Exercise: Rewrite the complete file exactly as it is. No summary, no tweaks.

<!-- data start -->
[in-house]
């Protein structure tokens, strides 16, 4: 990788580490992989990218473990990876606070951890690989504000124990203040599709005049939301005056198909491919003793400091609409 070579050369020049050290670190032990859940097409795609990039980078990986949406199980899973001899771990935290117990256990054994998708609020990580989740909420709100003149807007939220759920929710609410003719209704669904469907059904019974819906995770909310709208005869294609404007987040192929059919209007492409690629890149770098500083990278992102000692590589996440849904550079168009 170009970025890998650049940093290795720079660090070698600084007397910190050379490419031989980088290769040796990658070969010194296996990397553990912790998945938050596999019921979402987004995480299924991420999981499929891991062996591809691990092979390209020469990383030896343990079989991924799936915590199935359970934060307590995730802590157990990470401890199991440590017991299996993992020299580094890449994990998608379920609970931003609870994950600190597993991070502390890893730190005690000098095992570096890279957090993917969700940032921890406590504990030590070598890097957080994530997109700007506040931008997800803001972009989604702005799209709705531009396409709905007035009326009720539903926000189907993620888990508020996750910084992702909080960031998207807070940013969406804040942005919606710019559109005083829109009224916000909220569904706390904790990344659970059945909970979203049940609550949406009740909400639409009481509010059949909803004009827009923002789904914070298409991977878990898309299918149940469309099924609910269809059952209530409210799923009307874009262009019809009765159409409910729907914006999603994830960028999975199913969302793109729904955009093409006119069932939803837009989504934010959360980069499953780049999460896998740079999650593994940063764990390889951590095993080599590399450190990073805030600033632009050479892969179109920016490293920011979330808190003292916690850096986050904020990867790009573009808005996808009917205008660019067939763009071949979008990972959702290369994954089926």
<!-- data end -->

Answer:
[in-house]
């Protein structure tokens, strides 16, 4: 990788580490992989990218473990990876606070951890690989504000124990203040599709005049939301005056198909491919003793400091609409 070579050369020049050290670190032990859940097409795609990039980078990986949406199980899973001899771990935290117990256990054994998708609020990580989740909420709100003149807007939220759920929710609410003719209704669904469907059904019974819906995770909310709208005869294609404007987040192929059919209007492409690629890149770098500083990278992102000692590589996440849904550079168009 170009970025890998650049940093290795720079660090070698600084007397910190050379490419031989980088290769040796990658070969010194296996990397553990912790998945938050596999019921979402987004995480299924991420999981499929891991062996591809691990092979390209020469990383030896343990079989991924799936915590199935359970934060307590995730802590157990990470401890199991440590017991299996993992020299580094890449994990998608379920609970931003609870994950600190597993991070502390890893730190005690000098095992570096890279957090993917969700940032921890406590504990030590070598890097957080994530997109700007506040931008997800803001972009989604702005799209709705531009396409709905007035009326009720539903926000189907993620888990508020996750910084992702909080960031998207807070940013969406804040942005919606710019559109005083829109009224916000909220569904706390904790990344659970059945909970979203049940609550949406009740909400639409009481509010059949909803004009827009923002789904914070298409991977878990898309299918149940469309099924609910269809059952209530409210799923009307874009262009019809009765159409409910729907914006999603994830960028999975199913969302793109729904955009093409006119069932939803837009989504934010959360980069499953780049999460896998740079999650593994940063764990390889951590095993080599590399450190990073805030600033632009050479892969179109920016490293920011979330808190003292916690850096986050904020990867790009573009808005996808009917205008660019067939763009071949979008990972959702290369994954089926």